The saying that everybody has a price is beginning to ring true in the commodities sector, with some investors convinced the asset class is, in parts, becoming attractive.
Commodities have rallied so far in 2016. The Bloomberg Commodities index returned 9.12% for the year through Aug. 16, a significant turnaround from the 24.7% loss the index produced in all of 2015.
And it seems institutional investors have taken note. Data from provider EPFR Global show institutional investors pumped $37.7 billion into commodity funds in 2016 through Aug. 12, compared with net outflows of $6.7 billion in all of 2015, and $5.8 billion in 2014. The year before, 2013, was even more spectacular, with institutional investors pulling a net $35.8 billion from commodity strategies.
While sources acknowledged a lot of the investment so far in 2016 will have been related to gold, and its reputation as a safe place to hide as central bank policy drags returns and interest rates further toward zero, some said pockets of opportunity are appearing.
“Things are shaping up significantly whereby a bull market will begin to gain momentum in the next six months to a year,” said David Donora, London-based executive director and head of commodities at Columbia Threadneedle Investments. “From a fundamental perspective right now, it is hard to find commodities that we want to underweight — there are bull stories across energy, metals and agriculture.”
While Mr. Donora is positive for the future, he thinks it will be awhile before investors can truly put the downturn in the commodities cycle behind them.
“It has been my view for the last year that we are in the bottoming phase of the commodities cycle, and while commodities bounce along at the bottom, low prices destroy future production. Low prices also create new demand. We have seen that happening in metals, agriculture and oil. That is the place we are at now.”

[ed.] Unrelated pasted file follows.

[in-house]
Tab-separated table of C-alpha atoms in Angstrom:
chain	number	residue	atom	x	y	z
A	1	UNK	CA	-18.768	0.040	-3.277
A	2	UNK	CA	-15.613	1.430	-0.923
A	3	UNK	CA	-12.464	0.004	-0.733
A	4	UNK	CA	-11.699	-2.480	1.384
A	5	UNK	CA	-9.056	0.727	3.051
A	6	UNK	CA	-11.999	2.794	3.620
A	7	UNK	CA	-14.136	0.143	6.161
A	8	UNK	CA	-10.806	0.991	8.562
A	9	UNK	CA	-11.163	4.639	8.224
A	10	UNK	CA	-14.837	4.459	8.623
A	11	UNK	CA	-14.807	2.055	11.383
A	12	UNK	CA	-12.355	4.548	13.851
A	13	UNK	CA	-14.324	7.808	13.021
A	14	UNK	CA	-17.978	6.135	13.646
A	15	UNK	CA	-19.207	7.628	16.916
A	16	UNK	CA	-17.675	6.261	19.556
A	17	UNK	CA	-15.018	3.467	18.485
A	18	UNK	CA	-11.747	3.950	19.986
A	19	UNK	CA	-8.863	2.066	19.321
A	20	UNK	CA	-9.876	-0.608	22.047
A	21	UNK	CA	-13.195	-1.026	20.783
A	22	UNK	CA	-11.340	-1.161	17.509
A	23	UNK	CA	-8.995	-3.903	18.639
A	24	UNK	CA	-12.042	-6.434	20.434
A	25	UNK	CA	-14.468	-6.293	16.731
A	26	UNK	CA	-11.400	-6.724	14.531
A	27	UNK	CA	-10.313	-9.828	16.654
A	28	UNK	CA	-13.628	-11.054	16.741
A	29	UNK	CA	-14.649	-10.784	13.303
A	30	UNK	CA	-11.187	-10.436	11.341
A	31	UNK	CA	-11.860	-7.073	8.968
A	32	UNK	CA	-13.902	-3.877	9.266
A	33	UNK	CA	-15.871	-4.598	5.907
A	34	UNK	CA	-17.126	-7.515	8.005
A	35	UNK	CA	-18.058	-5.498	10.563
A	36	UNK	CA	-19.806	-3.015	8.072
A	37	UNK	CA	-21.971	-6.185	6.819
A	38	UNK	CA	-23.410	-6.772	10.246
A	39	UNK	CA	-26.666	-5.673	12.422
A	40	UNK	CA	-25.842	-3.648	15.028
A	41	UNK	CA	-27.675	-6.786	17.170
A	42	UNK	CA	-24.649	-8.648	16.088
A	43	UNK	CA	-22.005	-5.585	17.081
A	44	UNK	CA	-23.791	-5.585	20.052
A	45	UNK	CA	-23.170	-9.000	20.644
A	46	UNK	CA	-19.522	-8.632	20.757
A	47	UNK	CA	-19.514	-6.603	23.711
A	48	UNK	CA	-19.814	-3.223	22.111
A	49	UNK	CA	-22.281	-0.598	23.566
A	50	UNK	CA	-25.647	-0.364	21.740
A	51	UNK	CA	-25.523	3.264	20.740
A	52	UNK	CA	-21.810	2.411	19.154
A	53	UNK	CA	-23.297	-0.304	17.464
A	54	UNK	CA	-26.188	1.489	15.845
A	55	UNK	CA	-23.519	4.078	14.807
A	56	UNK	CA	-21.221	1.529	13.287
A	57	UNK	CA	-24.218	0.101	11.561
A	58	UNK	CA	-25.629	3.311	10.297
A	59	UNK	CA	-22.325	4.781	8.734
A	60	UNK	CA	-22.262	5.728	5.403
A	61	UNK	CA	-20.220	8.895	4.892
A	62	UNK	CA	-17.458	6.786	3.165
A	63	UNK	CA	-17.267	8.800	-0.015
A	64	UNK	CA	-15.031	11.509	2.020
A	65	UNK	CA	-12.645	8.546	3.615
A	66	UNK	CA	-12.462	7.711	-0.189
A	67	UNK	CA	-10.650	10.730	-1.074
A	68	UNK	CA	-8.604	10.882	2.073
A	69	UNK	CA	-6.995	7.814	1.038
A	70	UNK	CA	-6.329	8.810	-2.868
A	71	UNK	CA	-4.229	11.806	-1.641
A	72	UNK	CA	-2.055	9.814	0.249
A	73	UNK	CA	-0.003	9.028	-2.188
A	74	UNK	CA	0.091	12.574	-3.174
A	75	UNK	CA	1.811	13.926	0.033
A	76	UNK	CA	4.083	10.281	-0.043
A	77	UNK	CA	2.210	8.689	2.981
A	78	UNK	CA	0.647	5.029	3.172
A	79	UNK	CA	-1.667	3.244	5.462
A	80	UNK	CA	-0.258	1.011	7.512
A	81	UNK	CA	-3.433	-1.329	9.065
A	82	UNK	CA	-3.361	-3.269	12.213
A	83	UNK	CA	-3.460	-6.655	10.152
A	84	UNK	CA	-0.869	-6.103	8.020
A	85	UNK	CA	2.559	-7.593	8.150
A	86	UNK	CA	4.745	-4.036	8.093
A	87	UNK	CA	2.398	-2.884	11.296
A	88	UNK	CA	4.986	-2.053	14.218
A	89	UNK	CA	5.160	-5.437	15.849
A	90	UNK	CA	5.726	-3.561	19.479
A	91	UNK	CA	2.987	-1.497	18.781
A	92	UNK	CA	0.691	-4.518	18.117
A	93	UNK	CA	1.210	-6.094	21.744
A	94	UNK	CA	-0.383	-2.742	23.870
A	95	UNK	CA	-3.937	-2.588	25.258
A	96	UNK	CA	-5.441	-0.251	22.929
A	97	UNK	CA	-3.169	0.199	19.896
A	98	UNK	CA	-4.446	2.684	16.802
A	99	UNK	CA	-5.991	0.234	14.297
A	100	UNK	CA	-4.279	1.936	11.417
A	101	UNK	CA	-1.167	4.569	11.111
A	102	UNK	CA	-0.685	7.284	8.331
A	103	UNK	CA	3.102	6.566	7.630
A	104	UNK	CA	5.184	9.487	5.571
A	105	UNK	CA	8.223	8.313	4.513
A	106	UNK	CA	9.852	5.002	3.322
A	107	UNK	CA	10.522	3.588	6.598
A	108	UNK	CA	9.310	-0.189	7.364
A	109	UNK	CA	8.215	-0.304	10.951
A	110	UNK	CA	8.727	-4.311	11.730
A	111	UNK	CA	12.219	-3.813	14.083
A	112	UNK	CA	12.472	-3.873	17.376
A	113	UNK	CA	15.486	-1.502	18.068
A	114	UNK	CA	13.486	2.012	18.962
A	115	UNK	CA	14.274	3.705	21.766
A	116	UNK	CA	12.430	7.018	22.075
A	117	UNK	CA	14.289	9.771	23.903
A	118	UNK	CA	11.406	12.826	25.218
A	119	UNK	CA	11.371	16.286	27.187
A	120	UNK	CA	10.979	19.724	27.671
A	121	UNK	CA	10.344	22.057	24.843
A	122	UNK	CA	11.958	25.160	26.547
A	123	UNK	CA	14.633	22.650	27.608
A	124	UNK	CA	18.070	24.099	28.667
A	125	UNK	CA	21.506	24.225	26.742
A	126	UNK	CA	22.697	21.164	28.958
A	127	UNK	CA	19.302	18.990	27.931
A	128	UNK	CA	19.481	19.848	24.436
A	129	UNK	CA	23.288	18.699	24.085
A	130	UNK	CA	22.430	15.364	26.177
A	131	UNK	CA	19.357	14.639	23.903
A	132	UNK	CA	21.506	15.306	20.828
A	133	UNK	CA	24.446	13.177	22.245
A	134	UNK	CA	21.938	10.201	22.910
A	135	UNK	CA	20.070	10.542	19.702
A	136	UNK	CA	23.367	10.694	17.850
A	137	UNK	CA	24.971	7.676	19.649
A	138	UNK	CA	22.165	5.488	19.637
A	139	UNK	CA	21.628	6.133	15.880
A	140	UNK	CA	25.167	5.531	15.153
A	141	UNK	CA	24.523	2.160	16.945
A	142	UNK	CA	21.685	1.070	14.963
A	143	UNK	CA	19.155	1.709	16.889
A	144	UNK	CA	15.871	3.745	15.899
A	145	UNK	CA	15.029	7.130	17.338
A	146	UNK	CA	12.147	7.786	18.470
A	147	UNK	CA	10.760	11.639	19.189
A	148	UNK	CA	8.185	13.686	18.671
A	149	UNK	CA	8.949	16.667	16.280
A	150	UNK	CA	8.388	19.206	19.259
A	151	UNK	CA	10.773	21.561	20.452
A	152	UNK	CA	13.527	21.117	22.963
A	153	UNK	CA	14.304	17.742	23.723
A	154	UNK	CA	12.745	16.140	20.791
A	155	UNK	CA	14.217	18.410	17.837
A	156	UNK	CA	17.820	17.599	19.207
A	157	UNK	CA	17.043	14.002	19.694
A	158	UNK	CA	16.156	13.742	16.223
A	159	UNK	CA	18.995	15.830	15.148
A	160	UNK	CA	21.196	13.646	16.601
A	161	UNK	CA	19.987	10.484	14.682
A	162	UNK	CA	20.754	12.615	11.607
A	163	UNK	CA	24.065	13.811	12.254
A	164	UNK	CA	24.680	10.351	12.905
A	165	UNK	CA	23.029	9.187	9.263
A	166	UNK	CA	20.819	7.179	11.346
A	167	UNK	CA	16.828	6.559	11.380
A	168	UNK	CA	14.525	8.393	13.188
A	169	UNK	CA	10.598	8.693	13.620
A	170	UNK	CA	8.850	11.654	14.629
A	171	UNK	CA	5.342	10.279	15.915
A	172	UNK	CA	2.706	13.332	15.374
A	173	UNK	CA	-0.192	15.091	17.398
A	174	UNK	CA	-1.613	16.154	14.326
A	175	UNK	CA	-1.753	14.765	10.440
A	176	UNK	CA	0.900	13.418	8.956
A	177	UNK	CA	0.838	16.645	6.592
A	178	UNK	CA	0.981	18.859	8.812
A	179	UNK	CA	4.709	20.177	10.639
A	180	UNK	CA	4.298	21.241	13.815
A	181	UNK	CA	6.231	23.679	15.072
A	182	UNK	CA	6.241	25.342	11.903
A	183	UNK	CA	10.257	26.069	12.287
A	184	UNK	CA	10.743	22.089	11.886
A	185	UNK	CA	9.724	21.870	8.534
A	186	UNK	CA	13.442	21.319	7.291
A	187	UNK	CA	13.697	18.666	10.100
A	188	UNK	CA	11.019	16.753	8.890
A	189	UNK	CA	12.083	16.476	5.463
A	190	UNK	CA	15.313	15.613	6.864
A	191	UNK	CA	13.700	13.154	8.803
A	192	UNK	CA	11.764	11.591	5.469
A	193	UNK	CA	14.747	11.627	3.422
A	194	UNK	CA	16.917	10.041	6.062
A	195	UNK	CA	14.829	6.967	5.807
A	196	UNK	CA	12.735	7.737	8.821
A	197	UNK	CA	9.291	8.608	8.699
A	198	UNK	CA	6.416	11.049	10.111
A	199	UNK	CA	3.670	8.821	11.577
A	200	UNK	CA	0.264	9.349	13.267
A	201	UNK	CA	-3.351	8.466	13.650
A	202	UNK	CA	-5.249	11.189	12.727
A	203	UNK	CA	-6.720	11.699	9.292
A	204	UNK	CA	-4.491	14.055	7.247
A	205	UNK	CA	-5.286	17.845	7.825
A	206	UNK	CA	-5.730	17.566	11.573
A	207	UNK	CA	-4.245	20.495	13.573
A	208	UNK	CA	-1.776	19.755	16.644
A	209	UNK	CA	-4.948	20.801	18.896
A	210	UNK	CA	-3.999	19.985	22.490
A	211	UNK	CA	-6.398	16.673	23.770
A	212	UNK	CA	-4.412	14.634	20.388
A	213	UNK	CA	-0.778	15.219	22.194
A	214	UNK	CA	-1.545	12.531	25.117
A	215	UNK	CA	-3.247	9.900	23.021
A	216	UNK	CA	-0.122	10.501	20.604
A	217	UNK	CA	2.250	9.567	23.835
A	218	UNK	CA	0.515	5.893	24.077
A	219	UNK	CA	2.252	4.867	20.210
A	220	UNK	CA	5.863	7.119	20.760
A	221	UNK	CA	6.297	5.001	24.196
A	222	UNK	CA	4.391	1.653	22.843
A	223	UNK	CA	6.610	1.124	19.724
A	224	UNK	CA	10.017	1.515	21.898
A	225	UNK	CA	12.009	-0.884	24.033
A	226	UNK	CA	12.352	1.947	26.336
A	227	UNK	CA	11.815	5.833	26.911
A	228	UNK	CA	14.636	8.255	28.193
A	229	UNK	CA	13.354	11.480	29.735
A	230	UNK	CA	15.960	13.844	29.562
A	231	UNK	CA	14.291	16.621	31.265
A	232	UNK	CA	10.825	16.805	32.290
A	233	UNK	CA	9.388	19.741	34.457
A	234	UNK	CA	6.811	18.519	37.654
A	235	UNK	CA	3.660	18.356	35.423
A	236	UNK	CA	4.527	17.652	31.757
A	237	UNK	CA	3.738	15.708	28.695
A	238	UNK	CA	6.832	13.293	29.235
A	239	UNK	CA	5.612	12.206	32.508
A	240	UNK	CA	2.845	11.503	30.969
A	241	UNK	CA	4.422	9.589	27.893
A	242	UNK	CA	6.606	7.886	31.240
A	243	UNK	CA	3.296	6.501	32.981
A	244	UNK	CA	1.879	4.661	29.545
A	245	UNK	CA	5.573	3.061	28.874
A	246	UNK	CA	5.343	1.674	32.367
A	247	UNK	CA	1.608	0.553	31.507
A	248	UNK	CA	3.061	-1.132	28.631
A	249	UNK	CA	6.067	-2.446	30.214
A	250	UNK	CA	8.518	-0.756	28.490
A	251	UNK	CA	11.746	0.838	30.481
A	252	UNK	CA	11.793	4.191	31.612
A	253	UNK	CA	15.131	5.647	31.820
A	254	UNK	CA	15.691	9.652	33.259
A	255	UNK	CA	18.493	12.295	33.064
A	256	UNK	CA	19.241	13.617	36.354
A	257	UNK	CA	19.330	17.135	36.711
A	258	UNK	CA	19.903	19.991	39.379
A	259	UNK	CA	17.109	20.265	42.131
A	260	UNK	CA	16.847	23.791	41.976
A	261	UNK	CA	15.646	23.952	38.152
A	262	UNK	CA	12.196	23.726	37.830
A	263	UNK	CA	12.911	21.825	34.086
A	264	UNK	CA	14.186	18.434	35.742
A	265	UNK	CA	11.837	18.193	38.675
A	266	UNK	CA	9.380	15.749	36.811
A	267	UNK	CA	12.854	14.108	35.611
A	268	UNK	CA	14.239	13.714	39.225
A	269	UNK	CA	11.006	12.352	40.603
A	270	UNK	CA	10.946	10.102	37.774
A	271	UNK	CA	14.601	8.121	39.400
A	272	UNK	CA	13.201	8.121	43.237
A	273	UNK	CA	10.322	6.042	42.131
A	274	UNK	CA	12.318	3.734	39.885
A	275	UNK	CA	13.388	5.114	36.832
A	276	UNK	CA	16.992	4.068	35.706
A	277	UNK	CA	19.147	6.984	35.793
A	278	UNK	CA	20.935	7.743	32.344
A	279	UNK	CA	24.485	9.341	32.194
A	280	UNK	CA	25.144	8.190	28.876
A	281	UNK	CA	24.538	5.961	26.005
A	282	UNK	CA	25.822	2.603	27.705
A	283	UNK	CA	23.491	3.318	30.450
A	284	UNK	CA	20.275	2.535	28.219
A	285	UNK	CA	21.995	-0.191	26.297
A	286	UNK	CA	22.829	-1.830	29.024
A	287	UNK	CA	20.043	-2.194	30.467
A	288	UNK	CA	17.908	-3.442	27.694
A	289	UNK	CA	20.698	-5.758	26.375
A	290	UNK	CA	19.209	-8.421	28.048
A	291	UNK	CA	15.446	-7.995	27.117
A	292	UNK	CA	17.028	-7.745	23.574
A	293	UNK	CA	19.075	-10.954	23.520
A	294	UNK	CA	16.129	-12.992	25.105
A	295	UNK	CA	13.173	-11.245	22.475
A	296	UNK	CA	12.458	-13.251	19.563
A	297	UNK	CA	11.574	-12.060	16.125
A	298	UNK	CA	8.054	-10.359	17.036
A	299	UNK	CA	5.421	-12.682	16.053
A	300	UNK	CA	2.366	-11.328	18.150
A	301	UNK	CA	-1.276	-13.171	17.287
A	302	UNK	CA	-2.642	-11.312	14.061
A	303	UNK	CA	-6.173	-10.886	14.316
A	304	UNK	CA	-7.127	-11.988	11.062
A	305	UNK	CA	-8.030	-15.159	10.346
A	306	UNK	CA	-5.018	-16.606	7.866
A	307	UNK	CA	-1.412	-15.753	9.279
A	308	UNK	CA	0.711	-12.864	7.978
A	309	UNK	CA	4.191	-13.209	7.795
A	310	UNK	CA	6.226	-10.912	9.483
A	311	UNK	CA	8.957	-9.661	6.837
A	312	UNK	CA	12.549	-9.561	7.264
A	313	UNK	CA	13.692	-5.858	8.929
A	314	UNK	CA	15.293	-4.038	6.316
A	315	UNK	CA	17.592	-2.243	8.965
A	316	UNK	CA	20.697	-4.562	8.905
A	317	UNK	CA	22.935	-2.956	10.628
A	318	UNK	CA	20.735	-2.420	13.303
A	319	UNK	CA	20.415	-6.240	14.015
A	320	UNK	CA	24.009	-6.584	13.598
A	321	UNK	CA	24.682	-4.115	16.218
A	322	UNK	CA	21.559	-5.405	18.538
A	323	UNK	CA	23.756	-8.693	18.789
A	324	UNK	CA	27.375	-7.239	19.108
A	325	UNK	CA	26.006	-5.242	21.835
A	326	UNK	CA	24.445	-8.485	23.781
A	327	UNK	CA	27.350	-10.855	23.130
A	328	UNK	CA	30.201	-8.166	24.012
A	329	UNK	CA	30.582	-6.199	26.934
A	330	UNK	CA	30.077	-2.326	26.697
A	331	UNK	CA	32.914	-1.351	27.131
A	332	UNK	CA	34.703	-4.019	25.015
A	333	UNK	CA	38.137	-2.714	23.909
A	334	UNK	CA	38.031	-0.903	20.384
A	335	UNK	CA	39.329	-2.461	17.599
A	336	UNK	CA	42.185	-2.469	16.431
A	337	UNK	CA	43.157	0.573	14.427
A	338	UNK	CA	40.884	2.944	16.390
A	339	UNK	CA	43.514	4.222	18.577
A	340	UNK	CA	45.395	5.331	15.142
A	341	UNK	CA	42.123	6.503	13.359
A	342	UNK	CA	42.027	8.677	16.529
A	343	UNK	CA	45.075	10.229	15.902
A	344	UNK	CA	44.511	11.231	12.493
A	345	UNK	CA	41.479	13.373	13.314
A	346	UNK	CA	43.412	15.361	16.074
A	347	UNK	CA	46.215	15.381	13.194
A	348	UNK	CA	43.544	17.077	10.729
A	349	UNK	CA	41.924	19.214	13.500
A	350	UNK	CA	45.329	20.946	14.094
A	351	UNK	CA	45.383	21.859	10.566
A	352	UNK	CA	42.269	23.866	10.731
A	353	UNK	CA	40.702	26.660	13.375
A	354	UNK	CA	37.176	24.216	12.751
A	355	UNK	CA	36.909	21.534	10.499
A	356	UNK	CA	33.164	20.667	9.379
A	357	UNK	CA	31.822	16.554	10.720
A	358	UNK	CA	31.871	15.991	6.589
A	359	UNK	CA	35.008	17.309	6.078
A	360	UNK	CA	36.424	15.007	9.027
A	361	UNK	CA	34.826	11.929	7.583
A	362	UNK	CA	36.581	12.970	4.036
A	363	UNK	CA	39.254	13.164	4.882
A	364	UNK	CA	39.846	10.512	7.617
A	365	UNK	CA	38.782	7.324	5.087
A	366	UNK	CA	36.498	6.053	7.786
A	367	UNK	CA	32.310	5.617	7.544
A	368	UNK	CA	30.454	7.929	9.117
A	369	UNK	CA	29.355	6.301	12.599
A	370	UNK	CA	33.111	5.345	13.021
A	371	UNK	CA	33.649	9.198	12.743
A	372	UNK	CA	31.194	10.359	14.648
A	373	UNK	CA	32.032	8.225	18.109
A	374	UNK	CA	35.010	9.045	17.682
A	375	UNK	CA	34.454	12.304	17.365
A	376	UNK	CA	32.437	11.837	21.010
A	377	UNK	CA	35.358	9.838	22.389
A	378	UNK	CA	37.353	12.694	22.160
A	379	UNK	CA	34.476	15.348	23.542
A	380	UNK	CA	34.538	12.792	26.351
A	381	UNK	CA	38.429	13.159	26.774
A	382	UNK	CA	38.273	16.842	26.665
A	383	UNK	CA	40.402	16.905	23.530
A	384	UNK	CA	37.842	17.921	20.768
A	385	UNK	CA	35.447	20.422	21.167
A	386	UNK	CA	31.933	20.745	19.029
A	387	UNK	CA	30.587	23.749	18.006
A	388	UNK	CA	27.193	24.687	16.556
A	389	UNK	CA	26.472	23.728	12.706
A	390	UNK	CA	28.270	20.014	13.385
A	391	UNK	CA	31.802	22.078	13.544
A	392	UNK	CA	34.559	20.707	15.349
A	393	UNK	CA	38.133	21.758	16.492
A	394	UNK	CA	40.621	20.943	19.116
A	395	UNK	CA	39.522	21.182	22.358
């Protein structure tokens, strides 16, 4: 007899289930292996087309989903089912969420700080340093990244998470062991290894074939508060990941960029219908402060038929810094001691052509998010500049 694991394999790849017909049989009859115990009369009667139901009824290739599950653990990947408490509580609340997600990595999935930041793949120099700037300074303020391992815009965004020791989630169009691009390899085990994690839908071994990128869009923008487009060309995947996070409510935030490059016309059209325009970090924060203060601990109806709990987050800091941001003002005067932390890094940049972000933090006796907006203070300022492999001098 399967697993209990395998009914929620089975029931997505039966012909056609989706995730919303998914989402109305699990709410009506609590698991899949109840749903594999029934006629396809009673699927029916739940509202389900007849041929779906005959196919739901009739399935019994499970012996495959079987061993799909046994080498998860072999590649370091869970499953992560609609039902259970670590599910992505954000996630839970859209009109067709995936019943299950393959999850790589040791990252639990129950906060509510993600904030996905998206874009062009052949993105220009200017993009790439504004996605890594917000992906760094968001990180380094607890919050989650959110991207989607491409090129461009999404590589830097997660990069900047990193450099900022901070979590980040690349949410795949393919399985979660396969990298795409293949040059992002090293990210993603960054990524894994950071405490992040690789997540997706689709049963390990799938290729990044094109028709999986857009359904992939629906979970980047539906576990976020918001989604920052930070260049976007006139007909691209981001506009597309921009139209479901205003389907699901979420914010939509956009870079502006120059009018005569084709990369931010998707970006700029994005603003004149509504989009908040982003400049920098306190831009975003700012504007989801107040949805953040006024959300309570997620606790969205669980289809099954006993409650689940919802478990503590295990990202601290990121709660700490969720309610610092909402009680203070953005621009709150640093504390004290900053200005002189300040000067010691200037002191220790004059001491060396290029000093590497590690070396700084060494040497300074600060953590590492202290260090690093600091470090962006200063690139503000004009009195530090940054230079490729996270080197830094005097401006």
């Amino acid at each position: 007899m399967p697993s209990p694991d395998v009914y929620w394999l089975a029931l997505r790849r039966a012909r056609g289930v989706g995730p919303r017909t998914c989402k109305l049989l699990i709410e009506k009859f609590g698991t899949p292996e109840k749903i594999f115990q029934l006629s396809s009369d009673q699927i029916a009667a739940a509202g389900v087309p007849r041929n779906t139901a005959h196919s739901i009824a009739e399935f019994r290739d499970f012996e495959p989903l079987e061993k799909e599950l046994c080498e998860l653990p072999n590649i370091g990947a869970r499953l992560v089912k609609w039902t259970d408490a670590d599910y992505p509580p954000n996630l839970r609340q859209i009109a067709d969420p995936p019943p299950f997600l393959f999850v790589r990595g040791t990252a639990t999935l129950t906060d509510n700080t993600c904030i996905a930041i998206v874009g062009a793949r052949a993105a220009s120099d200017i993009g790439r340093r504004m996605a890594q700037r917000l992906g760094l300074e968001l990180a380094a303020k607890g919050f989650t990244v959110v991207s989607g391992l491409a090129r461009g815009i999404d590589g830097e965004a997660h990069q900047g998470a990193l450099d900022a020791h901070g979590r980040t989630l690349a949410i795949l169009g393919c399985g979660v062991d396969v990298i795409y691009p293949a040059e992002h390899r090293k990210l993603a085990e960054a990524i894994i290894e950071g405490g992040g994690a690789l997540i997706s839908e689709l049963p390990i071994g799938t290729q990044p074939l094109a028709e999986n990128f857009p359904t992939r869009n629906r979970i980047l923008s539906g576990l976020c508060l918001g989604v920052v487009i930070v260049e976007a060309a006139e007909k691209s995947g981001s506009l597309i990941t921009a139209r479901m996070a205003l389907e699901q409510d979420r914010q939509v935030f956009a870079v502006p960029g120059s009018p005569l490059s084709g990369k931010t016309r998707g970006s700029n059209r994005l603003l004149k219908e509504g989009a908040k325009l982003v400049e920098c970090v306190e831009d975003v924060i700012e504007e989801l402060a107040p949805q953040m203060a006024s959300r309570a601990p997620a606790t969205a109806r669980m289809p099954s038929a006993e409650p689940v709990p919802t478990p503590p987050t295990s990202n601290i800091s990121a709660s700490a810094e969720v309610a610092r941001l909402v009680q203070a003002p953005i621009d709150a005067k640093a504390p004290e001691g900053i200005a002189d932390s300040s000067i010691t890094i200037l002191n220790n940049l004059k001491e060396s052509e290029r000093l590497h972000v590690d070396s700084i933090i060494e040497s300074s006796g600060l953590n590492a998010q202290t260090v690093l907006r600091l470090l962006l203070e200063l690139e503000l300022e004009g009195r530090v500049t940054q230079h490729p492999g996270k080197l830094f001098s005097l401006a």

Matthew Tillett, London-based U.K. equities portfolio manager at Allianz Global Investors, said there are two factors in thinking about commodities: supply and demand. A number of elements contribute to those factors, particularly on the supply side — such as the abundance of the resource in the earth's crust, technological advances and the quality of assets.
“The historical drivers on the demand side are much easier to understand; they have always tended to go up with more economic growth and more industrialization,” said Mr. Tillett. Some of the demand element is commodity specific, such as copper, which will be in need as electric vehicles become more mainstream. “I think about all those factors and try to look at individual commodities and where they are in relation to those different factors. I have been arguing for a couple of years that the outlook is quite different depending on where you look. Historically, all commodities tended to move in tandem with each other, but going forward I can see different outlooks. Looking forward, the demand side is harder to understand due to the distortion of Chinese demand, which affects bulk commodities like iron ore more than it does for oil.”
But there is also disparity in outlook on the supply side, with oil a prime example. To say the price has fluctuated is an understatement: Currently hovering around the $40-a-barrel mark, the price of oil hit $108 per barrel mid-2014, and fell to below $30 per barrel in February.
“We see a deficit coming soon with oil as (capital expenditure) has been cut,” in particular as producers were battered by competition from advances in the technology to obtain shale, said Mr. Tillett. “It is difficult to see how the market will not go into deficit soon, and when it does the oil price will need to move to a level that incentivizes supply. It is important to understand that if you have a depleting asset and need to meet future demand, you have to have a price in the market that works for the providers of capital” to the producers. “That is why ... I am more confident we are through the bottom in oil than any of the other commodities.”
The strategies Mr. Tillett runs — which have a combined £60 million ($78.4 million) in assets — reflect the better outlook for oil. These portfolios have maintained a “relatively high” allocation to oil companies, at 15%. “In contrast the allocation to mining companies has been reduced into the strong rally this year and now stands at around 3% to 4%,” he said.